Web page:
Monday, 30 March 2015

The Burial of King Richard III in Leicester Cathedral


Last week's TV coverage of the burial of Richard III in Leicester cathedral was impressive. I don't know if you saw it in America, I guess you did, but over here it was unmissable.

Whatever you think about Richard III, I understand, but for me the finding of his bones and subsequent burial was a triumph. The appearance of his skeleton in the Leicestershire car park after sooooooo long, five hundred years in fact, was almost miraculous and I'm so glad they were found because now he has been given a proper burial in a manner befitting a King, which is what he was, albeit for not too long.

I was glued to my TV set as the coffin with the bones inside was paraded around the sites which had played a major part in Richard's life and at each stop, due reverence was shown to his remains.

Why did it have this effect on me?

I suppose it brought me in touch with the history of my country. It brought history to life. Here before me was a medieval King travelling once more along the streets of Leicester, a city not far from where I live. The Leicester that Richard would have known would have had some 3000 people living in it, whereas today there are more than ten times that number.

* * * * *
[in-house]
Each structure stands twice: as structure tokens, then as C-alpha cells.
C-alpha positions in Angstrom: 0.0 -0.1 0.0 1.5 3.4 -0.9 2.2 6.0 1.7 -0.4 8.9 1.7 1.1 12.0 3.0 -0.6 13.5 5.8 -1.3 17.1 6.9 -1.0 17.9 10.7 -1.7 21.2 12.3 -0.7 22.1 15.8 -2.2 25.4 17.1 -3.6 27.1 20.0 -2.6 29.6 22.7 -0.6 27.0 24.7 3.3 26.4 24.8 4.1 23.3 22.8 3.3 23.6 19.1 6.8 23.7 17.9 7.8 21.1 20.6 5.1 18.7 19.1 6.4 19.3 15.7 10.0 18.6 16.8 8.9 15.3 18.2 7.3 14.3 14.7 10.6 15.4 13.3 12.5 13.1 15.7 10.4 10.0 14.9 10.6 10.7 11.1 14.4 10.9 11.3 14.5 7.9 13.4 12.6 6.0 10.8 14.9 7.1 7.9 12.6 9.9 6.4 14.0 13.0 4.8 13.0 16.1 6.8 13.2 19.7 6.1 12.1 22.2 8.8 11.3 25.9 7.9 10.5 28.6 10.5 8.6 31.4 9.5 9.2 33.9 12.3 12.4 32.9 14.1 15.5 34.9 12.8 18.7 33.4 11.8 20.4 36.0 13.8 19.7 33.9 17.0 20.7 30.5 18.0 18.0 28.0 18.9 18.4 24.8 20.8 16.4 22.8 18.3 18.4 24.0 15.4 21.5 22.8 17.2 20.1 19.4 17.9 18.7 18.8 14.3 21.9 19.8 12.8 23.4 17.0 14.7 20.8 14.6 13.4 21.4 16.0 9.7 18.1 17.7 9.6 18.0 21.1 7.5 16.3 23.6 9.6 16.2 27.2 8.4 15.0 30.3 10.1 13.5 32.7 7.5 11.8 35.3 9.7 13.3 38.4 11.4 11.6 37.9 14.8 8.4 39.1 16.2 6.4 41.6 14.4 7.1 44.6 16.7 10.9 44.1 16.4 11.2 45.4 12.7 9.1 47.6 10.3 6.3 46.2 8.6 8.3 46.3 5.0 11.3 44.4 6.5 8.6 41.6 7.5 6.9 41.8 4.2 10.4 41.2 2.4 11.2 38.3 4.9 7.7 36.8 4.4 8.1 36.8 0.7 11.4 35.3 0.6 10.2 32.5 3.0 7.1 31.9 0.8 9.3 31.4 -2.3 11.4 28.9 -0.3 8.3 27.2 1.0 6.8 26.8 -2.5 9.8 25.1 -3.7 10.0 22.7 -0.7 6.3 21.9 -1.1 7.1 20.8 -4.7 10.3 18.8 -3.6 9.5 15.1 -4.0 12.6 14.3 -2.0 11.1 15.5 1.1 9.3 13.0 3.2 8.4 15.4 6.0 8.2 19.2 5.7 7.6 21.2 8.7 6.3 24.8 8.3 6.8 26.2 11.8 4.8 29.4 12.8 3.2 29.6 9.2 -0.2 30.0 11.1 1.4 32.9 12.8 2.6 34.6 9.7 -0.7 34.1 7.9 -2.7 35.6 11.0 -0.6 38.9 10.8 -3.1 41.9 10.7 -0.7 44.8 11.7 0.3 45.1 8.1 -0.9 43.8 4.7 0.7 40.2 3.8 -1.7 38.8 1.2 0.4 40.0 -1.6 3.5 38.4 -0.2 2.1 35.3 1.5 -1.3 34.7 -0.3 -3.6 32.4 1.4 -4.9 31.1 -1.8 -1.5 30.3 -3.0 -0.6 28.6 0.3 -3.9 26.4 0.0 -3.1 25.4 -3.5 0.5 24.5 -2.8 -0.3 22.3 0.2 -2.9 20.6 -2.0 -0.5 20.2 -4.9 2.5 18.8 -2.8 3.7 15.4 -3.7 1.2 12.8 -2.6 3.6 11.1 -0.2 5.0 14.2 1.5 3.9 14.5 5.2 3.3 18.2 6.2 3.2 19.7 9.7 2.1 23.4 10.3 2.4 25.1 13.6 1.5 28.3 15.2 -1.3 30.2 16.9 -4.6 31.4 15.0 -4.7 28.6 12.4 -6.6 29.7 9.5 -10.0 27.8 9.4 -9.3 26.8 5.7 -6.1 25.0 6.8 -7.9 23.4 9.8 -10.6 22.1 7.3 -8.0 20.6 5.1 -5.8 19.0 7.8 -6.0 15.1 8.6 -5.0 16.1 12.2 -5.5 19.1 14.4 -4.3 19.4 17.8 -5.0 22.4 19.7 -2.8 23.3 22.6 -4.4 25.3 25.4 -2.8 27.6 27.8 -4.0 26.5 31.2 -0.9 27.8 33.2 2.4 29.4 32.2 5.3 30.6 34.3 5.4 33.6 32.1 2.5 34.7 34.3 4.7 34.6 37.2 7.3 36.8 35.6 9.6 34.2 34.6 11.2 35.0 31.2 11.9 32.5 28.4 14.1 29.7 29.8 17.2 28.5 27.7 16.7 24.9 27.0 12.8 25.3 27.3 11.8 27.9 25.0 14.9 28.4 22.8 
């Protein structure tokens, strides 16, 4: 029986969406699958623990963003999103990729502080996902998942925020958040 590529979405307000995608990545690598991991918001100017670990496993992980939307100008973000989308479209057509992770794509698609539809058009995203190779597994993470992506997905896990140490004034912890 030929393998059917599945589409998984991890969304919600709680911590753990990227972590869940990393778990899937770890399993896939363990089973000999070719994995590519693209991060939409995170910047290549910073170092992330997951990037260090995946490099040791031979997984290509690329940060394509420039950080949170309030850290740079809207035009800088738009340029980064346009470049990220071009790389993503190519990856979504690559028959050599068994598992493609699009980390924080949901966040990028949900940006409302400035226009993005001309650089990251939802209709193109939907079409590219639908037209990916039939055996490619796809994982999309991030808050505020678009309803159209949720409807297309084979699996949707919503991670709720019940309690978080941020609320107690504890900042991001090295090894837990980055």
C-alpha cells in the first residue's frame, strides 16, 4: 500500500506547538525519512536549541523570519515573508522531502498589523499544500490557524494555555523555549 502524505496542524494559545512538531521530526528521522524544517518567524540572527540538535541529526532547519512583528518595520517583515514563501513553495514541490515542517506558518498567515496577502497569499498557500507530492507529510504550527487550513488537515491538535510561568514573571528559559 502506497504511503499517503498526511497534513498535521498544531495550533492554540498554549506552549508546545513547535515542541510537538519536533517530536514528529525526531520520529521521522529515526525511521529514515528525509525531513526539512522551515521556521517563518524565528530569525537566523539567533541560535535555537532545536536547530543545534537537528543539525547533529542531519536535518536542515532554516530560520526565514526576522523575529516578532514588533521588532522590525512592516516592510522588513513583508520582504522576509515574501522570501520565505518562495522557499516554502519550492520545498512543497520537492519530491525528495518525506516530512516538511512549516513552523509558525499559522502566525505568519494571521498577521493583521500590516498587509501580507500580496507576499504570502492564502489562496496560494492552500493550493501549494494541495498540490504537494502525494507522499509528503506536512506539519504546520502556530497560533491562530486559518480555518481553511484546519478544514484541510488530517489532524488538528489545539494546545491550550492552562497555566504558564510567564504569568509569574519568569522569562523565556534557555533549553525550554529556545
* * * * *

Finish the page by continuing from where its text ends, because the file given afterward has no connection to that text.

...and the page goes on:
When the bones were dug up it was discovered that the spine had a twist in it. Richard had scoliosis. He was not a hunchback as Shakespeare depicted and his physical differences would not have prevented him from taking his place on the battlefield.  In fact he was a revered warrior. He was the last English King to die in battle.


DNA evidence revealed that Richard had several cousins alive today, one of whom was Michael Ibsen, a Canadian who agreed to make the coffin that Richard was laid to rest in last week.

Many people turned out to watch the coffin taken through the streets of Leicester:





At the Cathedral last Thursday, Richard was finally laid to rest. Benedict Cumberbatch, himself a descendant, read a beautiful poem written by the poet laureate, Carole Ann Duffy.




What I especially liked about the whole thing was that we still care! We care about our history and what happened to our Kings. We are prepared to let bygones be bygones. Mediaeval life was very different to life today, or is it? We only have to watch the news to wonder at that!

We showed last week that time really means nothing. We are together from then until now and beyond and we will always be there for each other, no matter how long it takes.

Star